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Sloth, giant armadillo, and fishing cat conservationists win Future for Nature Award 2022

  • Three people known for their work with sloths, fishing cats and giant armadillos were announced this week as winners of the 2022 Future for Nature Award.
  • Tiasa Adhya of India, Gabriel Massocato from Brazil, and Rebecca Cliffe in Costa Rica each earn a cash prize they will use to advance their work with these endangered animals and ecosystems.
  • One will use the funding to acquire a dog specially trained to detect the presence of sloths, a cryptic species whose populations are challenging to estimate.

Three people known for their work with sloths, fishing cats and giant armadillos were announced this week as winners of the 2022 Future for Nature (FFN) Award, given annually to accomplished conservationists 35 years of age or younger.

According to a statement from FFN, each of these winners chosen from a pool of 250+ candidates will receive a 50,000 euro cash prize to aid their work with wildlife:

“When I grew up in the north of England, I had no idea what a sloth was. So this is sort of overwhelming,” Cliffe said of the award in an interview with Mongabay.

“She masters all facets of the project, from ecological research on population genetics to exploiting social media for outreach and fundraising,” the director of FFN, Dr. Rascha Nuijten, told Mongabay of Cliffe by email. “By making the Sloth Conservation Foundation such a success in such a short time, Rebecca showed incredible planning, innovation, endurance and commitment to her objectives of understanding the biology, threats, conservation needs and socio-political environment of sloths.”

Asked about her impressions of all the finalists, Nuijten said, “Overall this years’ finalists are of a very high standard. All three of them have shown they are dedicated and have an impact. They will go far to reach their objectives, and don’t shy away from thinking out-of-the-box to find solutions to the obstacles they face on their way. This is what all our Future For Nature winners have in common,” Dr. Nuijten stated.

That innovation is evident in Cliffe’s work that creates safe zones in Costa Rica to provide reintroduction areas for sloths and other species, and a network of simple canopy bridges to help arboreal animals like sloths and monkeys cross above the rapidly developing network of roads cutting into the forests of eastern Costa Rica, where her organization is based.

In a new move in that same innovative vein, Cliffe plans to use her FFN prize money to acquire a sloth detection dog from an organization like Working Dogs for Conservation, to boost the knowledge of these notoriously hard-to-census species. Slow moving and cryptic among the treetops, sloth population counts are often considered to be only somewhat accurate.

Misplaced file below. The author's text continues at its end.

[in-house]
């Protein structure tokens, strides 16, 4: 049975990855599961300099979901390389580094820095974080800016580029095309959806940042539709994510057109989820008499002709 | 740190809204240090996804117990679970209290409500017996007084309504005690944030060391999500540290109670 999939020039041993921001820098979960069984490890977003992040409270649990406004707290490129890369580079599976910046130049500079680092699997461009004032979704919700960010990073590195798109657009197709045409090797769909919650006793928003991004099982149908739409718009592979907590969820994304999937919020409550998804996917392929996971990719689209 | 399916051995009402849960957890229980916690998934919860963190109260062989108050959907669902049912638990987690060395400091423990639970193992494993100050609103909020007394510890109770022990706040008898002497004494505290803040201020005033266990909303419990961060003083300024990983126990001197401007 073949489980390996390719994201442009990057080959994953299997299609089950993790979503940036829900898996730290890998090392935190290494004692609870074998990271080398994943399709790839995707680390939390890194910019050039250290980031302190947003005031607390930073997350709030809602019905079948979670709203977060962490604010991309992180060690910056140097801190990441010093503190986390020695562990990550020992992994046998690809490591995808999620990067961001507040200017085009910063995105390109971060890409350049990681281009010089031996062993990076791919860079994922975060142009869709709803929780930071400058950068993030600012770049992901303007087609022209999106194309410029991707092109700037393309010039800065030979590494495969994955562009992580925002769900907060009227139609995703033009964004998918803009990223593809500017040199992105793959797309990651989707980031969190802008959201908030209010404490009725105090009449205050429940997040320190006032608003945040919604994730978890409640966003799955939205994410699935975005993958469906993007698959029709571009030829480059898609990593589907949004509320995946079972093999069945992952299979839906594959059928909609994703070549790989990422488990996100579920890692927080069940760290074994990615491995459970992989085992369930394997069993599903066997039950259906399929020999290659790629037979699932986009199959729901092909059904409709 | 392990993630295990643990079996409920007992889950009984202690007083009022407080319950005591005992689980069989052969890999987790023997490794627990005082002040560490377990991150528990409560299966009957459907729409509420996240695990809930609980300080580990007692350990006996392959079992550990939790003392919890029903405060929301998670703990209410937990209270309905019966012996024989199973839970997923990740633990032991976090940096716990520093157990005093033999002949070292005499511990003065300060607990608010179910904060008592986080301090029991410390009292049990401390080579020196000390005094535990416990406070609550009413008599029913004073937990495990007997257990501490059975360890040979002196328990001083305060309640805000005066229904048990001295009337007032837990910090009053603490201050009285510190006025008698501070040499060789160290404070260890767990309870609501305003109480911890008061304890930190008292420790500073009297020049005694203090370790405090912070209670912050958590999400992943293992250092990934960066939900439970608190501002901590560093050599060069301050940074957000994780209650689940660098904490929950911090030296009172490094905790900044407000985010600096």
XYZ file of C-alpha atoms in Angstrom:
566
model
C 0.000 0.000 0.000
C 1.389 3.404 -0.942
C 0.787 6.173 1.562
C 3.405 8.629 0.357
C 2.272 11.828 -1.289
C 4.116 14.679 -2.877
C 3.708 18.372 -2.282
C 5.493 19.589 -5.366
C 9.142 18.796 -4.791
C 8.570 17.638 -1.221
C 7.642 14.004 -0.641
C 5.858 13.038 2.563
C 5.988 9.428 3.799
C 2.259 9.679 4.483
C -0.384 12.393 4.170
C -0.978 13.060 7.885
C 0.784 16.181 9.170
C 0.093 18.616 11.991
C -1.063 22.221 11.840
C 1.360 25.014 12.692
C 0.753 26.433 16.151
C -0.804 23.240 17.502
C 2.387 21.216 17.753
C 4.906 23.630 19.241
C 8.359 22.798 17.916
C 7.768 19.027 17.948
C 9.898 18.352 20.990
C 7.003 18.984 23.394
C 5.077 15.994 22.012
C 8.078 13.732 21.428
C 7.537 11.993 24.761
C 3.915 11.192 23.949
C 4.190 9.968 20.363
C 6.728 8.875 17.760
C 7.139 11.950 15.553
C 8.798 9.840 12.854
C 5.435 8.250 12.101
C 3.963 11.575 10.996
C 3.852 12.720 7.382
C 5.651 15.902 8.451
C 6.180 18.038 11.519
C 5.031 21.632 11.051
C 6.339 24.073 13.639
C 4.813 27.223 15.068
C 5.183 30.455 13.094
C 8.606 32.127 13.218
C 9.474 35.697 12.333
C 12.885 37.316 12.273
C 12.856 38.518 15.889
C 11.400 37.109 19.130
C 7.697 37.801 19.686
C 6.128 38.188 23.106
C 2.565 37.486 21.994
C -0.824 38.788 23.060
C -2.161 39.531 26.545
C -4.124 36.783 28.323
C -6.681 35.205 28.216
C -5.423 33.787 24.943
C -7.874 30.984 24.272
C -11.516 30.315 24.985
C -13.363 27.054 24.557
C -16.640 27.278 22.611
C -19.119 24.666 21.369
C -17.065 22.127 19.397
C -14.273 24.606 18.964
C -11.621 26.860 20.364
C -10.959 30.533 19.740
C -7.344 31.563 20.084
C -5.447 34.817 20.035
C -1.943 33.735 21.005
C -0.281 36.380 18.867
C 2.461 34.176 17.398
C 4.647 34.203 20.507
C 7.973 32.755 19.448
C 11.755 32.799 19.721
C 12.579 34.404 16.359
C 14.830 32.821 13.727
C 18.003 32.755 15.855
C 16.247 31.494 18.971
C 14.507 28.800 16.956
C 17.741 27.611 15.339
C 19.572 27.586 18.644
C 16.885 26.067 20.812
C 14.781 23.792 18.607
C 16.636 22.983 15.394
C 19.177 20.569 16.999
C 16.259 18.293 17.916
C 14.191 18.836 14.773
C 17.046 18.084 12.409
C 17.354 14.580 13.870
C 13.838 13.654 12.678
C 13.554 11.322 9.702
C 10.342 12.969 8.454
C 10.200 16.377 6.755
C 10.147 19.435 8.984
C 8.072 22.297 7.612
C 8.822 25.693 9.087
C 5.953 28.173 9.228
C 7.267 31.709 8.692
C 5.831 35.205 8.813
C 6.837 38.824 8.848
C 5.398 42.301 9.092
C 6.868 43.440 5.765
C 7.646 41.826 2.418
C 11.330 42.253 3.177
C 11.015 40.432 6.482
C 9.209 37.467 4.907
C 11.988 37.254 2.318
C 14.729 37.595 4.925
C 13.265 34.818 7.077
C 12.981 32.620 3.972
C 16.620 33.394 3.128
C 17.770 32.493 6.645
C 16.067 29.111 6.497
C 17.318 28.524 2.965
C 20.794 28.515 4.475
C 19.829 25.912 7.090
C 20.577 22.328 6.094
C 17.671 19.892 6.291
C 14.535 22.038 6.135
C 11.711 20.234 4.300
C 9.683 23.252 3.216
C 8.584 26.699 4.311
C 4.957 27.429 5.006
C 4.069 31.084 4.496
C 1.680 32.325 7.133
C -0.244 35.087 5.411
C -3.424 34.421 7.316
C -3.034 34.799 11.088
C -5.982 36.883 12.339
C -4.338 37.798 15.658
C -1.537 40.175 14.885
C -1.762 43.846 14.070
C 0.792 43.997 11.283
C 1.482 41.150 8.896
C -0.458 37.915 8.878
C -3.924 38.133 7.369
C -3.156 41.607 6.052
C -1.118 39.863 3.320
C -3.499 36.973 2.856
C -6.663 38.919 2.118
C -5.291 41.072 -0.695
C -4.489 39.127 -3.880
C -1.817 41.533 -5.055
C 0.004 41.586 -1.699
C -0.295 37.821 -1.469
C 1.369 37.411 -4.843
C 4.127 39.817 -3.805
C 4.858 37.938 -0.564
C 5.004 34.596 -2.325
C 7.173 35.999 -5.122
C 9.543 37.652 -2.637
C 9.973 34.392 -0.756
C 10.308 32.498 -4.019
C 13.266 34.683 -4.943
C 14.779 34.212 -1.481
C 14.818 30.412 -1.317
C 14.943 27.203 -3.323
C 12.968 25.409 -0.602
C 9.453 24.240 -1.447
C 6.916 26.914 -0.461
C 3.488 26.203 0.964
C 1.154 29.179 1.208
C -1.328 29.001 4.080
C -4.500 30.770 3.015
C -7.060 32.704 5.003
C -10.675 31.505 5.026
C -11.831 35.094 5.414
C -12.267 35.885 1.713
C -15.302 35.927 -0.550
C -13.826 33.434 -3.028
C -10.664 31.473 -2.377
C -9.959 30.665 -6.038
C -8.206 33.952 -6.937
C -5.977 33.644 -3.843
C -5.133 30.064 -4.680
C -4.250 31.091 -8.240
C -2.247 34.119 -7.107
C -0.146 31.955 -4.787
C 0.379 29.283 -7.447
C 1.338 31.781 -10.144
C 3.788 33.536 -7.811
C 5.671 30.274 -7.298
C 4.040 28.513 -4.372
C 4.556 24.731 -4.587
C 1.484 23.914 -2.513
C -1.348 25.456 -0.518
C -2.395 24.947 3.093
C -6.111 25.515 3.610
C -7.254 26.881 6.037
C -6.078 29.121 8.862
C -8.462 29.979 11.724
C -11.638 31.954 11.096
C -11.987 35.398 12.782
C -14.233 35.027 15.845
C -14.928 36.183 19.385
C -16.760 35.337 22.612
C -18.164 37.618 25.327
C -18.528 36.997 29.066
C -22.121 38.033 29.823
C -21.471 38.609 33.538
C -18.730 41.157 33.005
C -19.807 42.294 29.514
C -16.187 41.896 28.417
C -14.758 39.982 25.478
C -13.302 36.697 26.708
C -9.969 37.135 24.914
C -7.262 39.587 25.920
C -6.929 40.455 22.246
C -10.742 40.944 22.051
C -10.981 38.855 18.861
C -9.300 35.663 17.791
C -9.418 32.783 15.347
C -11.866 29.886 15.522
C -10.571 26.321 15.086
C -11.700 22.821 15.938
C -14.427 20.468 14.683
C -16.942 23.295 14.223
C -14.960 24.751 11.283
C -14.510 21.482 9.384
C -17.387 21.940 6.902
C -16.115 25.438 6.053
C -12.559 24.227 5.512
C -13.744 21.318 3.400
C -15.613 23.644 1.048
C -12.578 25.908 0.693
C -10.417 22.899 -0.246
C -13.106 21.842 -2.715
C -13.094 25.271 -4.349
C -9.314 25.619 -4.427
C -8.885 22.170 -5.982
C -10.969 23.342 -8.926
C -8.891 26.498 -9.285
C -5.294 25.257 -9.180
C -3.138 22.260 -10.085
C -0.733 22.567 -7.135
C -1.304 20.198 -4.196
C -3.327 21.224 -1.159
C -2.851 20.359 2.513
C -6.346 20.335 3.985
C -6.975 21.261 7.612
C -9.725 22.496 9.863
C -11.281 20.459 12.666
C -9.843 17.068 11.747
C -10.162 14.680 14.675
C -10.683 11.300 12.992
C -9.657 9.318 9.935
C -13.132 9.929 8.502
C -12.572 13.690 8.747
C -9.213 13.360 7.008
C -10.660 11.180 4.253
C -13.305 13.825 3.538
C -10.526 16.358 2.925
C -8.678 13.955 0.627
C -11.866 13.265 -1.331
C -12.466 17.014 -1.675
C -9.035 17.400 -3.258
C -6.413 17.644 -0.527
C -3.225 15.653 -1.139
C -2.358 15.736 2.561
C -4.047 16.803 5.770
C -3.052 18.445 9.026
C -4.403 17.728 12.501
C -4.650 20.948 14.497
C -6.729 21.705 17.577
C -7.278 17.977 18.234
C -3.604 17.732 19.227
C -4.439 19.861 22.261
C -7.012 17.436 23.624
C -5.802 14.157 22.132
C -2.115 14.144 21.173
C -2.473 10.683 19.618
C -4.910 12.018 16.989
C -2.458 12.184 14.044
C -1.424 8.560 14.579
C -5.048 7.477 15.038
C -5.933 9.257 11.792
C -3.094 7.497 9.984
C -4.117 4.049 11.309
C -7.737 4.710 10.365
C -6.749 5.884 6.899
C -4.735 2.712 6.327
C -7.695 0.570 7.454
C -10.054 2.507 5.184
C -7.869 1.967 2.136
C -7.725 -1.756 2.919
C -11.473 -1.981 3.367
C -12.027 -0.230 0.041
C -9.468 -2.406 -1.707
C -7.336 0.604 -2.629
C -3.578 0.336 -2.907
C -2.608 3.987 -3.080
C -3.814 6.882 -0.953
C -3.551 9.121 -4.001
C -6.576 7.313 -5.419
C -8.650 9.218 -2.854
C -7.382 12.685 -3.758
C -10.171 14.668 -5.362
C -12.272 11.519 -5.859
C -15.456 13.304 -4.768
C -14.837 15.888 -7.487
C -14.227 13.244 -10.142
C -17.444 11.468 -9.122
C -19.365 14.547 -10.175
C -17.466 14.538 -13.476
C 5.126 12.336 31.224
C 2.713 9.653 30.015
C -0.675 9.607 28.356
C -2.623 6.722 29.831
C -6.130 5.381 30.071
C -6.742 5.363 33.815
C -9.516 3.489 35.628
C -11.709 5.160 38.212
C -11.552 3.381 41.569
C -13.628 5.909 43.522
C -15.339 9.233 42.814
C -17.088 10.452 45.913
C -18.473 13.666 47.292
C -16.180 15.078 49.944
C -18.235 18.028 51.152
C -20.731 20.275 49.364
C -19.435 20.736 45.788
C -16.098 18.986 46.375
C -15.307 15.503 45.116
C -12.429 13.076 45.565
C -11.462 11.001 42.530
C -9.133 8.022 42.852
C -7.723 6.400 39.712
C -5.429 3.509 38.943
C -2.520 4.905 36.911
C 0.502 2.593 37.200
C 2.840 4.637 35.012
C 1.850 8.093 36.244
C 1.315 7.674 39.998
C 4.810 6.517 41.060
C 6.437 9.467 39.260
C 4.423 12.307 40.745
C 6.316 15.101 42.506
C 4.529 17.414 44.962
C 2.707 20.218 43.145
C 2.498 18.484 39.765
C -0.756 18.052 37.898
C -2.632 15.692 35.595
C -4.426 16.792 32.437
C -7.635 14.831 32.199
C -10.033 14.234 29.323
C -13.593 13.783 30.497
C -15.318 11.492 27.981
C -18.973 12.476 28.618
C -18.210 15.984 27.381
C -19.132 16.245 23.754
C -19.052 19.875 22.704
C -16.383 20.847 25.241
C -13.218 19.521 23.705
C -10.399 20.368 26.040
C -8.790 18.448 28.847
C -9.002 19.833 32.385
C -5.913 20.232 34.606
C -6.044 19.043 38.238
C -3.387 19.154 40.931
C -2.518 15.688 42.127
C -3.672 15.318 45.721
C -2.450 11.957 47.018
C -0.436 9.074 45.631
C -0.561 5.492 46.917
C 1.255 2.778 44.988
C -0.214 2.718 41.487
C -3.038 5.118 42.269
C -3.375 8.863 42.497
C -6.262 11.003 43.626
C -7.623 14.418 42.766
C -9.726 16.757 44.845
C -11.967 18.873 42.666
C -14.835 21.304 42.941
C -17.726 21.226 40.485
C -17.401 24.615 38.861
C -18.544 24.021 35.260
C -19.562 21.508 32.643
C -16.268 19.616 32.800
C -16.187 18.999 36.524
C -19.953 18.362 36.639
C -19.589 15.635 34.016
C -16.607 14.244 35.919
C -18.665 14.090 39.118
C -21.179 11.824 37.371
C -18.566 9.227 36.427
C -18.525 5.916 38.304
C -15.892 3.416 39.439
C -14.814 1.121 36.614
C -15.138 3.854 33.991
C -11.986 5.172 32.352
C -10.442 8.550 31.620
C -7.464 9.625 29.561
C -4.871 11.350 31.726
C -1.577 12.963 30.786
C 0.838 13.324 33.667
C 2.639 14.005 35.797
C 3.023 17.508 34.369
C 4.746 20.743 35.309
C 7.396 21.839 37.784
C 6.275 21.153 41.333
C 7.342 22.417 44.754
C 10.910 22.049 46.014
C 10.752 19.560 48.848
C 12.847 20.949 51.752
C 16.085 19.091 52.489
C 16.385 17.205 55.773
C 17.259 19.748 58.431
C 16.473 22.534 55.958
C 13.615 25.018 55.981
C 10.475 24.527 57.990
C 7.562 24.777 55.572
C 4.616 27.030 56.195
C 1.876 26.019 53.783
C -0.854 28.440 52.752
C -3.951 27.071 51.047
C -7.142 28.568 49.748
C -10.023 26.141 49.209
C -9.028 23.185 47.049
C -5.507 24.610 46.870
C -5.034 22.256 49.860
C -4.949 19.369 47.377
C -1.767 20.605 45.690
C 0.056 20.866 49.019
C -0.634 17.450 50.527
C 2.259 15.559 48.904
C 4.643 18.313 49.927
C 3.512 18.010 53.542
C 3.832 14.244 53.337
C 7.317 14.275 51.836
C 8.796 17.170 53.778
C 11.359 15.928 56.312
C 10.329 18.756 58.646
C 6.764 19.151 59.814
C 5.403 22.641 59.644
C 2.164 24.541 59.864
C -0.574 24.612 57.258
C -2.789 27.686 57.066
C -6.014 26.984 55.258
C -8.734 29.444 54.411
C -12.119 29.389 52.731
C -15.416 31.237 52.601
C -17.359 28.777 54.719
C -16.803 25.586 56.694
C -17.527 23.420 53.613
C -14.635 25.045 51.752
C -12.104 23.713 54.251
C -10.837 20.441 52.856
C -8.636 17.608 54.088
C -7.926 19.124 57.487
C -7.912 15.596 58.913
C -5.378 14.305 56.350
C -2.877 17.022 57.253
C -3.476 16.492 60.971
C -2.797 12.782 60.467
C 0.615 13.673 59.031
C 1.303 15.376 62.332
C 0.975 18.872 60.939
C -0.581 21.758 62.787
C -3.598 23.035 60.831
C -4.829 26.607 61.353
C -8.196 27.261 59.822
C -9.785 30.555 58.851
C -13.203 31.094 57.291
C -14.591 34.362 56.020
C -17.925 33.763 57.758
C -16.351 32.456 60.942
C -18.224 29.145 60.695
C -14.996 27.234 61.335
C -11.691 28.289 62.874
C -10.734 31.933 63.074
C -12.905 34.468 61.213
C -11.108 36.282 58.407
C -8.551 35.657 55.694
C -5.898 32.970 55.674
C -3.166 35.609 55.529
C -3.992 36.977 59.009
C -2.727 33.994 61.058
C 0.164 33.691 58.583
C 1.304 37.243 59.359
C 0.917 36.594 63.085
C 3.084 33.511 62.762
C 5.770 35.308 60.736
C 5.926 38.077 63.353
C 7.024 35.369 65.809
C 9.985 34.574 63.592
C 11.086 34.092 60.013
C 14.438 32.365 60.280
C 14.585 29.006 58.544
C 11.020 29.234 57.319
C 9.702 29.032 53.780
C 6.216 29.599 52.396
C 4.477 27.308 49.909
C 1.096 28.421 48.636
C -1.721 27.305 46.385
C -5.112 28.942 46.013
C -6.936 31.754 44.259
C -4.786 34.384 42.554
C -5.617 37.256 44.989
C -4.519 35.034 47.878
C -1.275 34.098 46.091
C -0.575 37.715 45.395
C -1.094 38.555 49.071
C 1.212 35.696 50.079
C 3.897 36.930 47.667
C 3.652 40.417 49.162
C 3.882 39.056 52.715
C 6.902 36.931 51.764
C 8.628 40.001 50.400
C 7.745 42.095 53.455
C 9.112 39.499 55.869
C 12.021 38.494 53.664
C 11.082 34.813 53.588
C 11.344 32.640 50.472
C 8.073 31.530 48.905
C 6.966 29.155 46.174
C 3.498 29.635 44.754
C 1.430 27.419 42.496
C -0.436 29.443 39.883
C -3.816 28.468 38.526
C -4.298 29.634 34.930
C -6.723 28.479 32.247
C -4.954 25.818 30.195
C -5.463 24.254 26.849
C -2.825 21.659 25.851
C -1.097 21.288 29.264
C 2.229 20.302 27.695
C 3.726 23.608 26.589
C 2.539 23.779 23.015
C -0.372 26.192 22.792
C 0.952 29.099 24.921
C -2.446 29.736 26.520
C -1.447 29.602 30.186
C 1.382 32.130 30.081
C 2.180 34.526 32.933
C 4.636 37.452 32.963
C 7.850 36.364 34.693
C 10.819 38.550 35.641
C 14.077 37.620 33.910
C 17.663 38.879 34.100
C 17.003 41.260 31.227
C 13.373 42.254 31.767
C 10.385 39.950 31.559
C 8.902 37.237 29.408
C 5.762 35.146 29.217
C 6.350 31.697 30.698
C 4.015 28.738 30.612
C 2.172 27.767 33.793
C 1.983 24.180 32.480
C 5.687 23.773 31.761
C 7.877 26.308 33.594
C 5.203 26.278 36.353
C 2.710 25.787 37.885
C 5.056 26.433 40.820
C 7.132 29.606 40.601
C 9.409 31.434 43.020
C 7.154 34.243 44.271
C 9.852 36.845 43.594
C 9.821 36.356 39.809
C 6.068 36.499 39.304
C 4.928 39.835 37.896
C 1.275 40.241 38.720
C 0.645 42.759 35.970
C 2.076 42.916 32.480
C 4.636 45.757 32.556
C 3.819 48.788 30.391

Brown-throated three-toed sloth in a rehabilitation program at Aviarios Sloth Sanctuary, Costa Rica. Photo courtesy of Suzi Eszterhas.

However, sloths do leave their trees to defecate on the ground, and a dog can be trained to sniff out that rare scat. Perhaps the most cryptic of these species – Brazil’s maned sloth – will be an early beneficiary of this new conservation solution, probably the world’s first detection dog trained to find sloths. A few times each year, the dog will be taken from its home with Cliffe in Costa Rica – where its sensitive nose will be used to identify and count the sloth species native to that country – to find and catalog maned sloths which live in Brazil’s Atlantic Forest.

“It’s going to allow us to see how many sloths are living in different regions and how that is changing over time,” said Cliffe. “And that really gives you a way of knowing the true conservation status of the species, and also being able to measure the impact of conservation efforts as well, like are our canopy bridges even helping?”

2022 marks the 15th anniversary of the FFN Awards. To celebrate this milestone, all award laureates have been invited to the Netherlands for a week of workshops, seminars and networking opportunities, toward developing themselves and their projects. The week will culminate with the FFN Award event, where the latest winners will receive their prizes.

Erik Hoffner is an editor for Mongabay, find him on Twitter via @erikhoffner.

Related listening from Mongabay’s podcast: Conservation solutions like bioacoustics are opening up new avenues for wildlife research in Africa, listen here:

The fishing cat. Known for its ability to catch fish, it also quacks like a duck. Loss of its wetland habitat is a principal threat. Because it frequents human-dominated landscapes, including urban areas like Colombo, Sri Lanka, retaliatory killings, or roadkill are other common threats. Pollution of waterways and climate change also put the species in peril. Image by Cloudtail the Snow Leopard via Flickr (CC BY-NC-ND 2.0).